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China to fast-track adoption of hydrogen cars

China to fast-track adoption of hydrogen cars
China is going a step further in its generous support for hydrogen cars in the form of a package of policies aimed at improving the hydrogen fuel cell car supply chain.

The package will target specifically on long-haul vehicles such as heavy-duty trucks.

China has been actively promoting hydrogen as part of its future energy mix, even including it among energy sources in a national law for the first time earlier this year. It also separated its promotional efforts for hydrogen from those for plug-in electric cars, the two kinds previously bundled together in the New Energy Vehicle category.

There is a plan to have a million hydrogen fuel cell cars on Chinese roads by 2030. That would be up from just 6,000 last year, but questions have been raised about the chances of that plan panning out after reports emerged last year that Beijing planned to end subsidies for fuel cell cars at the end of this year.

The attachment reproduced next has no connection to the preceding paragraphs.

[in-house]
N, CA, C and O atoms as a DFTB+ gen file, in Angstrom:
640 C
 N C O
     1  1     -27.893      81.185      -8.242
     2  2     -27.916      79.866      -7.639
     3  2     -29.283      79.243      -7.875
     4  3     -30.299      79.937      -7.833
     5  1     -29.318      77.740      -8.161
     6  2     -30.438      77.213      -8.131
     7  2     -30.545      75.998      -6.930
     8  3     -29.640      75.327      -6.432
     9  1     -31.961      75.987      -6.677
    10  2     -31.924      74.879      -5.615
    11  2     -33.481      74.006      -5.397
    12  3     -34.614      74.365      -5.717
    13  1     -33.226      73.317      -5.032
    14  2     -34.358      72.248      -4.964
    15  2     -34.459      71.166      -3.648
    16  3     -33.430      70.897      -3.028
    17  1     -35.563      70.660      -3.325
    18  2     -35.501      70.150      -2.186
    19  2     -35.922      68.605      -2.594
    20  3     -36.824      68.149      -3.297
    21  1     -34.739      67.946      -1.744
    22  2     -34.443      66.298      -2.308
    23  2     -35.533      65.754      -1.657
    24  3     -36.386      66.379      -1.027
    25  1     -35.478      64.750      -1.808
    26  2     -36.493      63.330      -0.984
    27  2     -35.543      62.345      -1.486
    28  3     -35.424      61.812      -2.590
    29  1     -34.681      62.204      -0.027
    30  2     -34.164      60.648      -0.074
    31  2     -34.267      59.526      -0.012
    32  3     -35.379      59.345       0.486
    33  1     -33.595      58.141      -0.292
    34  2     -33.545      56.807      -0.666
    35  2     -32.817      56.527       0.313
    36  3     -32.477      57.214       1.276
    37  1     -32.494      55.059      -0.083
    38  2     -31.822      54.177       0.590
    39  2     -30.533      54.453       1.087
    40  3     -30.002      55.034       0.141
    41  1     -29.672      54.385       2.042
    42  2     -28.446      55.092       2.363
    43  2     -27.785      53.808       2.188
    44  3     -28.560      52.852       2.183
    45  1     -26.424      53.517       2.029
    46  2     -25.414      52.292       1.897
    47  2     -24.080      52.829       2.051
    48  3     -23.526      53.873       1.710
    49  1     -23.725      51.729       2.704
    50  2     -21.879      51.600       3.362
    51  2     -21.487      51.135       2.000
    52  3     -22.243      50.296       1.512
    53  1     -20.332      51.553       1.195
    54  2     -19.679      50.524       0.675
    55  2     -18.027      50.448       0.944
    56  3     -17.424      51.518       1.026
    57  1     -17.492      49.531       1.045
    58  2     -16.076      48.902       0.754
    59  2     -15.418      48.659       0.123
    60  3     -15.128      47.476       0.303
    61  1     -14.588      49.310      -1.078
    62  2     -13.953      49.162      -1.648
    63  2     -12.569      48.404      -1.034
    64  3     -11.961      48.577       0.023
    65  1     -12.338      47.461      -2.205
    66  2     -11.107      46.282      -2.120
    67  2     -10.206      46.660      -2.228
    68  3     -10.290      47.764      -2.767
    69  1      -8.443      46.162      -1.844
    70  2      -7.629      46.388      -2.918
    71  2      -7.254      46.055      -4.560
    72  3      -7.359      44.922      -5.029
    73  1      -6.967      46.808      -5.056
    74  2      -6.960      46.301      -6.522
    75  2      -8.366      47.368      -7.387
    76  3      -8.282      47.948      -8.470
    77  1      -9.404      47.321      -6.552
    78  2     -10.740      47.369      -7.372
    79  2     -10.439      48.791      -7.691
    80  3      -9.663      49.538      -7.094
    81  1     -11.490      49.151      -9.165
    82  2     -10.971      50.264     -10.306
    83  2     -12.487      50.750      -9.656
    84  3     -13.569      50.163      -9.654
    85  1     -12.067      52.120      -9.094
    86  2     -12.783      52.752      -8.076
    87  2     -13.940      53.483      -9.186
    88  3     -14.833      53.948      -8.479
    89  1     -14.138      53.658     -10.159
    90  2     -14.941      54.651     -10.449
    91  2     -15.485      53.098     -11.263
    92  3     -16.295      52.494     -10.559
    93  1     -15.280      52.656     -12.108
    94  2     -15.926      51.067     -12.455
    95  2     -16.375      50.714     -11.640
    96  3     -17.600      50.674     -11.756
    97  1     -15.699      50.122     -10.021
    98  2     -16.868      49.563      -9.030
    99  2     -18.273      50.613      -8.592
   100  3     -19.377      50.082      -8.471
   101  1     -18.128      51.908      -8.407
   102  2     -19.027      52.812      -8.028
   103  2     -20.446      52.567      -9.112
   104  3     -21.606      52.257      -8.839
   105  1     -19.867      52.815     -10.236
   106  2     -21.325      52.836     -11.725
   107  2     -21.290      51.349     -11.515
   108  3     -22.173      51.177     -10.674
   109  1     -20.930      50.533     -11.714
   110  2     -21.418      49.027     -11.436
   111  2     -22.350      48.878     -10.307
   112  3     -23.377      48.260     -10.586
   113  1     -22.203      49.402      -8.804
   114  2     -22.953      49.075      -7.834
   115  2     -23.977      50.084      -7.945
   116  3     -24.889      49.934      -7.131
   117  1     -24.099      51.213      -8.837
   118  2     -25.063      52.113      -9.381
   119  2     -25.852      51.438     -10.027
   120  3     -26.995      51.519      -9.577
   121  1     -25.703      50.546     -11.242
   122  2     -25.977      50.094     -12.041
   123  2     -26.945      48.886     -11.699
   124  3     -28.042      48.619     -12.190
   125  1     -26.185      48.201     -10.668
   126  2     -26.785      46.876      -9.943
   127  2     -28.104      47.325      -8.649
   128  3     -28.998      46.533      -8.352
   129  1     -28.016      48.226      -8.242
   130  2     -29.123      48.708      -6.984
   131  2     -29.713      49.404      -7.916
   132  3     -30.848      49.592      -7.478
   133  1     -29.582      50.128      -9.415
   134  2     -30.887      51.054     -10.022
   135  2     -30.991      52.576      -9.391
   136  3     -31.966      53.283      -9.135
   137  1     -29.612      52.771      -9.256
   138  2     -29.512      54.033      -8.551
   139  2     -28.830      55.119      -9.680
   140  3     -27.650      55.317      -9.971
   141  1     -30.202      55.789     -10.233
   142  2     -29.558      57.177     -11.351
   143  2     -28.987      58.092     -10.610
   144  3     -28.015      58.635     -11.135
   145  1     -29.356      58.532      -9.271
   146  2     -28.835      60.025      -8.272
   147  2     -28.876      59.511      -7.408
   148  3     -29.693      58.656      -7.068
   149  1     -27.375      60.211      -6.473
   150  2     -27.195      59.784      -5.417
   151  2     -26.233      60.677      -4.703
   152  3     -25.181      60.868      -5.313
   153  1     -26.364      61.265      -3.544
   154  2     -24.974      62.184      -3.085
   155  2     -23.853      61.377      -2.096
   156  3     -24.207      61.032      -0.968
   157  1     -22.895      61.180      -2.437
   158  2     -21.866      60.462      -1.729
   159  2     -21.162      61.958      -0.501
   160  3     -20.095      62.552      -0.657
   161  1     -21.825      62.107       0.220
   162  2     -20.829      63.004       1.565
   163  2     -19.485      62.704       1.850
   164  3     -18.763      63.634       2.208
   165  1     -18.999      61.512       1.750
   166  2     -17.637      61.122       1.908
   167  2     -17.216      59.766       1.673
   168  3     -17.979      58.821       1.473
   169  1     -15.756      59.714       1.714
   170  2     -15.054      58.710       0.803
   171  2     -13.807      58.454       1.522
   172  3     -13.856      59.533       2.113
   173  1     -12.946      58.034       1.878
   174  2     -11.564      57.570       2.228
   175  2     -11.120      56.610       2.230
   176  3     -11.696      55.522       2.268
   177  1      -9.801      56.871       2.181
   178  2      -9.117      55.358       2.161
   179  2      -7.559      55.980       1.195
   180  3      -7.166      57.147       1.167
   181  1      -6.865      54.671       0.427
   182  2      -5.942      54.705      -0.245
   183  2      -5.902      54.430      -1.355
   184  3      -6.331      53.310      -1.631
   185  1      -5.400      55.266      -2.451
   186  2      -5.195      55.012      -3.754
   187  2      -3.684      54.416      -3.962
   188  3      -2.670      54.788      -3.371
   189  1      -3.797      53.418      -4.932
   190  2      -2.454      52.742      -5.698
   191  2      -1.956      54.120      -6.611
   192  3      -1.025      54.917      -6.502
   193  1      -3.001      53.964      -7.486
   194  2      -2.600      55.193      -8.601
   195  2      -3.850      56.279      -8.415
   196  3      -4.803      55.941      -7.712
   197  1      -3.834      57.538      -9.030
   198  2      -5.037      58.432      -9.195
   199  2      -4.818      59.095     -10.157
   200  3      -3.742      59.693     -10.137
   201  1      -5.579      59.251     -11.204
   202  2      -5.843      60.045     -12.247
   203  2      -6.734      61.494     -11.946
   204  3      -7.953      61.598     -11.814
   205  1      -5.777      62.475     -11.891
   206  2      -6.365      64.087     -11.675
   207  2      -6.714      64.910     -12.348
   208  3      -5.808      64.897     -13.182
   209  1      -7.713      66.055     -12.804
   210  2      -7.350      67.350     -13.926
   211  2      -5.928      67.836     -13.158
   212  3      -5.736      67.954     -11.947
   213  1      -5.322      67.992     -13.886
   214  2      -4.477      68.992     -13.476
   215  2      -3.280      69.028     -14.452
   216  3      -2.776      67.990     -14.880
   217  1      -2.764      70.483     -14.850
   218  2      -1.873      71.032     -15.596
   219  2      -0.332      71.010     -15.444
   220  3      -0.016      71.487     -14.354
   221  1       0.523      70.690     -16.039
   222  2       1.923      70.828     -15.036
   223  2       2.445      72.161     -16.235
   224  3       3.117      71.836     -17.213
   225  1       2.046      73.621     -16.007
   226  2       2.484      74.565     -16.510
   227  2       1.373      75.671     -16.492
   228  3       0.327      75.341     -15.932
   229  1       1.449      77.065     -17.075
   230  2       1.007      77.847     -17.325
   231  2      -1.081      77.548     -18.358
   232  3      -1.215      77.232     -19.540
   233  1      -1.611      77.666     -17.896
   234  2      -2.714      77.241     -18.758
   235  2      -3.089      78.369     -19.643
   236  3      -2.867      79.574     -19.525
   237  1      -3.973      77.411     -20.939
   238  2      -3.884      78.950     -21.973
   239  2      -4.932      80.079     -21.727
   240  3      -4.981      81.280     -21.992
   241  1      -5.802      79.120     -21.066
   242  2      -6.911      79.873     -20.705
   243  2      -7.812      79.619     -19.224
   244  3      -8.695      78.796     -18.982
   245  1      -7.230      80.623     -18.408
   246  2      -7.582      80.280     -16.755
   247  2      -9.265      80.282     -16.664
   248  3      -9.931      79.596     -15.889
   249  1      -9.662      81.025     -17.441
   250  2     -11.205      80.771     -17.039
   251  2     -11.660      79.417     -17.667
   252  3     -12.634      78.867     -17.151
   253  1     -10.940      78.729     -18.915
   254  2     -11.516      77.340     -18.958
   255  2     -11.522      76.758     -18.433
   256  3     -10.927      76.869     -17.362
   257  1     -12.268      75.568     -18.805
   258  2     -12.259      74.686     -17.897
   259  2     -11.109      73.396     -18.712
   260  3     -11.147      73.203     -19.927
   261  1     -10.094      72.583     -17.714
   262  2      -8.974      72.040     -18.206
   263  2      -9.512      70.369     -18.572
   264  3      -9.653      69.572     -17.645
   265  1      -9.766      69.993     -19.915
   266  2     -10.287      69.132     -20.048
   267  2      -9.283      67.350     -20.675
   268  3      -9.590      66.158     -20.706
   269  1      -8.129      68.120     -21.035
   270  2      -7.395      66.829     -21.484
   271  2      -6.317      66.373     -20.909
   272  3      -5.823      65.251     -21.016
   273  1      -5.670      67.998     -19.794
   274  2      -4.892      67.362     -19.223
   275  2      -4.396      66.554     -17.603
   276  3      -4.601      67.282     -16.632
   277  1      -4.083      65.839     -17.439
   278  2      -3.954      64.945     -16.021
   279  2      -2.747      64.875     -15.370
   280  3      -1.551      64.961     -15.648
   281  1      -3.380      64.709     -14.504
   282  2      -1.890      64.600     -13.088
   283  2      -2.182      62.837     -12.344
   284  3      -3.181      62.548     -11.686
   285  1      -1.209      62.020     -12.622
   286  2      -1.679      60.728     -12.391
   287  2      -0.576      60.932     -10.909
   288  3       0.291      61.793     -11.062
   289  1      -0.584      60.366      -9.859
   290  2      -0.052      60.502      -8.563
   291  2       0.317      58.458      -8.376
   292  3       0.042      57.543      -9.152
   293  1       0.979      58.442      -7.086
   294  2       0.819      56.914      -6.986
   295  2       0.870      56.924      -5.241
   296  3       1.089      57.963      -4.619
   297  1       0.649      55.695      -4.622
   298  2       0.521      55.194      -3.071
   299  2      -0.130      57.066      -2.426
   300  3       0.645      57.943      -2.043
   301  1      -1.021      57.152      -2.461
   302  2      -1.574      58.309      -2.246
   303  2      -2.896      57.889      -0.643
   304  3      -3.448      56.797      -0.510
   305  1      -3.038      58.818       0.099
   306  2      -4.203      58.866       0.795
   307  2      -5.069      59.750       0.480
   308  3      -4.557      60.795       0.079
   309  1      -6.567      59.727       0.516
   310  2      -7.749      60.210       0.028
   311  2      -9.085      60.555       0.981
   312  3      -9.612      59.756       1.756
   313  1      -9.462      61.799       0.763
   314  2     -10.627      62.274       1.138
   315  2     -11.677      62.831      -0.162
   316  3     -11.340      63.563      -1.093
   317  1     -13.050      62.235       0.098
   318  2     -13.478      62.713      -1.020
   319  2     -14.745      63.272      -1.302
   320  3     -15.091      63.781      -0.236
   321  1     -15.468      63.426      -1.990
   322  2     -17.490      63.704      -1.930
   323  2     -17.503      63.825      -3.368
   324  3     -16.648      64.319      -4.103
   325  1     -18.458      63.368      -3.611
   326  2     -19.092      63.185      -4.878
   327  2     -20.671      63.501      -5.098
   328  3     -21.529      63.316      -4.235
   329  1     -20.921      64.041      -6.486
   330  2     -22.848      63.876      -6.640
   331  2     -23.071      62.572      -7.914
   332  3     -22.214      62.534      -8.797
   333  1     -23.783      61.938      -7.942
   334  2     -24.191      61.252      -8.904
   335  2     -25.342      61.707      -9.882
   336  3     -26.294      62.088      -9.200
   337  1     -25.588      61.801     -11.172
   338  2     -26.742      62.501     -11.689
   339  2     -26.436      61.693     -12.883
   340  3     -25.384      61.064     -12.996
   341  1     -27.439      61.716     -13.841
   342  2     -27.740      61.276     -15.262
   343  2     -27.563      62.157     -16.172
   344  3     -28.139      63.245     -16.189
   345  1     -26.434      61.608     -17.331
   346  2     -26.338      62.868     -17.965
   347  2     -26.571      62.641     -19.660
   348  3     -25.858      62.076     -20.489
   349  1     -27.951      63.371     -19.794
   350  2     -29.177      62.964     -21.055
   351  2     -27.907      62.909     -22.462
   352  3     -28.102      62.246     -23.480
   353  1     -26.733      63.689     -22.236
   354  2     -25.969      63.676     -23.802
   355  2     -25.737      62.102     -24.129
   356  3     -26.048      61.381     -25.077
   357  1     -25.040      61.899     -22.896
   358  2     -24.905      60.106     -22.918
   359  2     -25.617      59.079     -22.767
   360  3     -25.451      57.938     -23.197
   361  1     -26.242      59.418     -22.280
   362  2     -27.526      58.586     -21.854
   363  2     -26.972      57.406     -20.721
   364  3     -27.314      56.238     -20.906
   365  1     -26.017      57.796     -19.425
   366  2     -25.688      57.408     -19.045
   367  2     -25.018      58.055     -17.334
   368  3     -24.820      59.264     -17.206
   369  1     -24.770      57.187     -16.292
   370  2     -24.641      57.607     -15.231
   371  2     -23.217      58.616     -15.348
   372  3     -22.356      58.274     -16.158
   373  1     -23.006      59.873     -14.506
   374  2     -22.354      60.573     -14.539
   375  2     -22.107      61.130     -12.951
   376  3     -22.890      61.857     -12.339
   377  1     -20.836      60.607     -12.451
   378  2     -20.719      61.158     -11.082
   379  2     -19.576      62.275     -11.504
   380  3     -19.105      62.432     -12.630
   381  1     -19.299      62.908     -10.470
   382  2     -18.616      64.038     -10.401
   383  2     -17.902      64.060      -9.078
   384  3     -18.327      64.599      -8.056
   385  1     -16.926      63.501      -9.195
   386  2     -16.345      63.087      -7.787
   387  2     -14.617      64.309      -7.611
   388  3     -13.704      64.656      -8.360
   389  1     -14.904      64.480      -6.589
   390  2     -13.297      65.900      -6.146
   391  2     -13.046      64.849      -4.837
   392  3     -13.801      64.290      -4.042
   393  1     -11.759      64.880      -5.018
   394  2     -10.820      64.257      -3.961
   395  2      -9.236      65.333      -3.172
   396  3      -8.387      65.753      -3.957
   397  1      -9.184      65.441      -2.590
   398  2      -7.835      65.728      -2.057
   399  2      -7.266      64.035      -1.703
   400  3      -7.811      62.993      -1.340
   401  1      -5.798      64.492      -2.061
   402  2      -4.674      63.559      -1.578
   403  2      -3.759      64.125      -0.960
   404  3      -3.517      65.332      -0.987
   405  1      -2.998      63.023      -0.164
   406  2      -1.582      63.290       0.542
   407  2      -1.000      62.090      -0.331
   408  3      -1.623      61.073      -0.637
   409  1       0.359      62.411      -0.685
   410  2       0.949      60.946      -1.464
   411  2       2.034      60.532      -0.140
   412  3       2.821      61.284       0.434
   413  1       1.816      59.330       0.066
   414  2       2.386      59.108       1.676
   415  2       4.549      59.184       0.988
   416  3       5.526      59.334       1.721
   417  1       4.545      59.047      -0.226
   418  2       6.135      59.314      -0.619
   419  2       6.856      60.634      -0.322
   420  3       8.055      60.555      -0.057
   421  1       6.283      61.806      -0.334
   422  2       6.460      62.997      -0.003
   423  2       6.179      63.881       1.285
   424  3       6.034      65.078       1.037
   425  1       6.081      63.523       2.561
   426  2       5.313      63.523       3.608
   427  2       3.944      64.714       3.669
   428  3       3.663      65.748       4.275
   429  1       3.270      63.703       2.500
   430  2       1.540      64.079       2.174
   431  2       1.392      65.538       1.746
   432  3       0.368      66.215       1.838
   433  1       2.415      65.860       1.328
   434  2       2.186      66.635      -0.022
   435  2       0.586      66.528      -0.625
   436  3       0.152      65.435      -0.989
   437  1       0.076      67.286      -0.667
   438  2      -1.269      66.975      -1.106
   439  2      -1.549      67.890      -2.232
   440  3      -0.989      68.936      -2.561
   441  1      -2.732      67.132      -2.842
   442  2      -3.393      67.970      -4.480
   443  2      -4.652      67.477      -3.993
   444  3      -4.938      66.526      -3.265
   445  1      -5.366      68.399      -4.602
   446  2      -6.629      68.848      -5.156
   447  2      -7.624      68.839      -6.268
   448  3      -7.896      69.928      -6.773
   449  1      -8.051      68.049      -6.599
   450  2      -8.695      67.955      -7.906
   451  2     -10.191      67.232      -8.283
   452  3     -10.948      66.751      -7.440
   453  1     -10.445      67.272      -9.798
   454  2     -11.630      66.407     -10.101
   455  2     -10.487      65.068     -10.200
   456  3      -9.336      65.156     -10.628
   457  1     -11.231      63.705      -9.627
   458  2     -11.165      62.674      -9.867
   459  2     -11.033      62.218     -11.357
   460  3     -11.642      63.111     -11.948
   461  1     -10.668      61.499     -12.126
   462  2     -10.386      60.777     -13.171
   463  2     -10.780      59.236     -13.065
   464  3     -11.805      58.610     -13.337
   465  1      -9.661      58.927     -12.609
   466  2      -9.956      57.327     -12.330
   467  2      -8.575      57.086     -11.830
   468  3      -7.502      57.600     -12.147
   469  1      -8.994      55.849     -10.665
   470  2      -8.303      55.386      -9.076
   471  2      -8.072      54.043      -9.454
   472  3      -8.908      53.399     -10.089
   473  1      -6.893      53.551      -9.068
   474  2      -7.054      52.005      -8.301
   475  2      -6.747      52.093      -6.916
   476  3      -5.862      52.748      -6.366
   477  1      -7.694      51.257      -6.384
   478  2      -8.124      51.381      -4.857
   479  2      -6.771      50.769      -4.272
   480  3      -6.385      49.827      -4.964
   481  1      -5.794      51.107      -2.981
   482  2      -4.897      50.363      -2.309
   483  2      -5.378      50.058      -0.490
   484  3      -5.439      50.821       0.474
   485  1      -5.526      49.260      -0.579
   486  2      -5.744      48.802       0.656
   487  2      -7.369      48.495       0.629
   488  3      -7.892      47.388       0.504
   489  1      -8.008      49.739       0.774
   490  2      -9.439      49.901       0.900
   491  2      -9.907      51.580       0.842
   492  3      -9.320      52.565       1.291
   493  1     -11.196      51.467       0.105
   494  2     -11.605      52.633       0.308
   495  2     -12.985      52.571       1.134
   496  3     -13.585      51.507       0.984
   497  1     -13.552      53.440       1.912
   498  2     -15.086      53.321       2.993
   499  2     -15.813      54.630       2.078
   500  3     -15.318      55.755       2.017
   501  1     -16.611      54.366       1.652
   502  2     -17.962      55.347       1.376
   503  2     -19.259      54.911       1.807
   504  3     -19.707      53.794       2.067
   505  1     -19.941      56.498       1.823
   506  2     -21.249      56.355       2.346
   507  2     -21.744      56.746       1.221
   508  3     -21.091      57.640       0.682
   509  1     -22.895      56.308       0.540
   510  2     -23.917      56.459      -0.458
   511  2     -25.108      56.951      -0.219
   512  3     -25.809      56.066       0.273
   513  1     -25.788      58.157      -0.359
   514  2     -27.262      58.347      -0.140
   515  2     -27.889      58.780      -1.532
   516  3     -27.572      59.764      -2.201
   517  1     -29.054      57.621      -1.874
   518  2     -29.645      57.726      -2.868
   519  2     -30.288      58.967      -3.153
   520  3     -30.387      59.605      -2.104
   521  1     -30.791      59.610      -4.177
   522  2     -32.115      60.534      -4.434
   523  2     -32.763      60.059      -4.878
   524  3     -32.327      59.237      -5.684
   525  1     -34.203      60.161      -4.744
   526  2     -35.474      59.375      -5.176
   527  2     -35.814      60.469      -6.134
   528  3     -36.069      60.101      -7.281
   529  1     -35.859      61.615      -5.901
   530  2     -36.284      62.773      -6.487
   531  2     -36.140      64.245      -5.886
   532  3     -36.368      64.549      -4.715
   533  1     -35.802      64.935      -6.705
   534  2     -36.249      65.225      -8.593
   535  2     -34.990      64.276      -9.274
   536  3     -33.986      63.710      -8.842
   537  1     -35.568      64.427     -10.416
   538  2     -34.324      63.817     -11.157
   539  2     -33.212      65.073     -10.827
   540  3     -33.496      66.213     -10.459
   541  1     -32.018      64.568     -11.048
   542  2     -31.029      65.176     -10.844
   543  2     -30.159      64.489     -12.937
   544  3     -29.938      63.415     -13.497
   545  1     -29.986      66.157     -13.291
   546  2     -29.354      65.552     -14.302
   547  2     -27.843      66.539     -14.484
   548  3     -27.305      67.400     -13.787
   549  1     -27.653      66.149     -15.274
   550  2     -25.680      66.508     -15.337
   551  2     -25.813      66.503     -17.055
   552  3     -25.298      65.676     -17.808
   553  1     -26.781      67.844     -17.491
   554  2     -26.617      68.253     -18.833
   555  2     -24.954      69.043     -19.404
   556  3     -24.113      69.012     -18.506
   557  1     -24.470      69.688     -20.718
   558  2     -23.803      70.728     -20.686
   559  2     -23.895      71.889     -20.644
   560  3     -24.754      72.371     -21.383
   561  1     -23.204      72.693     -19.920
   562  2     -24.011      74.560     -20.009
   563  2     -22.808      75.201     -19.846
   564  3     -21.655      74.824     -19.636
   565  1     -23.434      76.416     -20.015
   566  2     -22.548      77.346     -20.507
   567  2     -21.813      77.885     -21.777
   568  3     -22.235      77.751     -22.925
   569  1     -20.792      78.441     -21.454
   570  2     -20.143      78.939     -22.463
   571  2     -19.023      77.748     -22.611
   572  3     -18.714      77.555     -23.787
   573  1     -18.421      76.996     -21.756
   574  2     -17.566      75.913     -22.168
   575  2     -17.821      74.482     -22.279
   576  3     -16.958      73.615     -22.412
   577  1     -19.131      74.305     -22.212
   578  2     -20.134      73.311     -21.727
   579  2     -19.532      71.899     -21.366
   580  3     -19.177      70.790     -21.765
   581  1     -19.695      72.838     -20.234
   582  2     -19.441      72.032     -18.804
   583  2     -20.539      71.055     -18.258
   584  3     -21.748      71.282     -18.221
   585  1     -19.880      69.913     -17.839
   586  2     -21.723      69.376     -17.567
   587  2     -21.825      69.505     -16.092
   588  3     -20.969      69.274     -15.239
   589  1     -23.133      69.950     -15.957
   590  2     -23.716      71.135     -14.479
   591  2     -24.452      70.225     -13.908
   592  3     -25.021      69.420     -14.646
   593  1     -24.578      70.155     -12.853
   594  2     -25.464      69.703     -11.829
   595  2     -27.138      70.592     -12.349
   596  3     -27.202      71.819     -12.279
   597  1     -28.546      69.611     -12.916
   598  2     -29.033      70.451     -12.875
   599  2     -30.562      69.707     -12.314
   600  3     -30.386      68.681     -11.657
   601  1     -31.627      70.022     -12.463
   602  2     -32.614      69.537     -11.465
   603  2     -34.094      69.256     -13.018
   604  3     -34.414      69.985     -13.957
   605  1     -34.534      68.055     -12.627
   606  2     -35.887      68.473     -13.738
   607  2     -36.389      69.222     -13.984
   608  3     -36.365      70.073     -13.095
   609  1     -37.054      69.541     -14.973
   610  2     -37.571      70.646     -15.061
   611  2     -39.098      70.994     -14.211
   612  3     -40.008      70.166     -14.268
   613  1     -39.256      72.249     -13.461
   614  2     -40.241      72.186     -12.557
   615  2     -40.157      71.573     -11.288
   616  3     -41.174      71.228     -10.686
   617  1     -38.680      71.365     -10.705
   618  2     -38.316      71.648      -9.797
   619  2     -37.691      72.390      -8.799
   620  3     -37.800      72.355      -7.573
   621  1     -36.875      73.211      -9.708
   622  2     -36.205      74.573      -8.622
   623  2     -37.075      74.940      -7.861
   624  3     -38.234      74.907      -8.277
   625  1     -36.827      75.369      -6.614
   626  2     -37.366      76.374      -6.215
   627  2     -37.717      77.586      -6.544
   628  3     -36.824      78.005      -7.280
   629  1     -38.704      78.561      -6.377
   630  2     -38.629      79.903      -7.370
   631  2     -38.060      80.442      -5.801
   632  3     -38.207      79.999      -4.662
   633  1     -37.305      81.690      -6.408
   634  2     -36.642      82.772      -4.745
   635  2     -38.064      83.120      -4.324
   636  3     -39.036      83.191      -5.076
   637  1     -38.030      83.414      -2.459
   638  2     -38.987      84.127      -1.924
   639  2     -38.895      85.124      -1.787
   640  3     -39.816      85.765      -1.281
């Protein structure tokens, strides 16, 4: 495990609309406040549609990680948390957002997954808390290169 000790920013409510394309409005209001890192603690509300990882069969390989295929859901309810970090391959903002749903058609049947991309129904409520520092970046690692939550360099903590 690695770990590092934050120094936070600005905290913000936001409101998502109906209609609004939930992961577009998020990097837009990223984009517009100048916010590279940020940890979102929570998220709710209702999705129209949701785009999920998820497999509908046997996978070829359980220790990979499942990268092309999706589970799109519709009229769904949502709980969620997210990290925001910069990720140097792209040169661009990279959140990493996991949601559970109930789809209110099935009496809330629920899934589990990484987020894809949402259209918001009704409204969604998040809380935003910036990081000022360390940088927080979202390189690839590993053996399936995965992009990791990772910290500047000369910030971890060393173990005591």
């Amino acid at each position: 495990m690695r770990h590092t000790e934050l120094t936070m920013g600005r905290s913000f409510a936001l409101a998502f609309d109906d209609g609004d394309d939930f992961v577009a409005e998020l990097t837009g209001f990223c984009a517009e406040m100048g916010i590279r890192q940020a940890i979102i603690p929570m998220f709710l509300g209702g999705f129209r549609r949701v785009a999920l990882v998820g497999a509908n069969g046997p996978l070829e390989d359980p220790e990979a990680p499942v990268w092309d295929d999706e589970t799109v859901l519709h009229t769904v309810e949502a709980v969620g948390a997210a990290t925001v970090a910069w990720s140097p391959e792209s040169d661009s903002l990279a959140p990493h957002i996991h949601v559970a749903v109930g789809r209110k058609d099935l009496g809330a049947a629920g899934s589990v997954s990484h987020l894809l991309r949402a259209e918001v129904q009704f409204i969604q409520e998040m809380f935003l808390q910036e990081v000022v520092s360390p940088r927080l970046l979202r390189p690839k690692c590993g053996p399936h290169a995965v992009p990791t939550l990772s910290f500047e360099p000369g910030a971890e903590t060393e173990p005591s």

The country's finance ministry confirmed the reports, saying that "Some carmakers have become over-reliant on subsidies and thus find it difficult to compete in the global markets. And despite the financial support, China's fuel cell industry has not made breakthroughs and has not seen rapid development."

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China is ending subsidies for all other non-ICE cars, too, but since those have been phased out gradually, the expiry came as no surprise. Subsidies for hydrogen fuel cell vehicles, on the other hand, were kept the same over the years.

Yet despite the removal of subsidies, it seems Beijing still believes there is a future in hydrogen fuel cell technology for the transport sector. The new package, according to a senior official from the finance ministry as quoted by Reuters, will seek to help companies that research and develop breakthrough technology in the hydrogen fuel cell field. Local authorities will also be encouraged to stimulate more hydrogen car production in their regions.

This article was originally published on Oilprice.com

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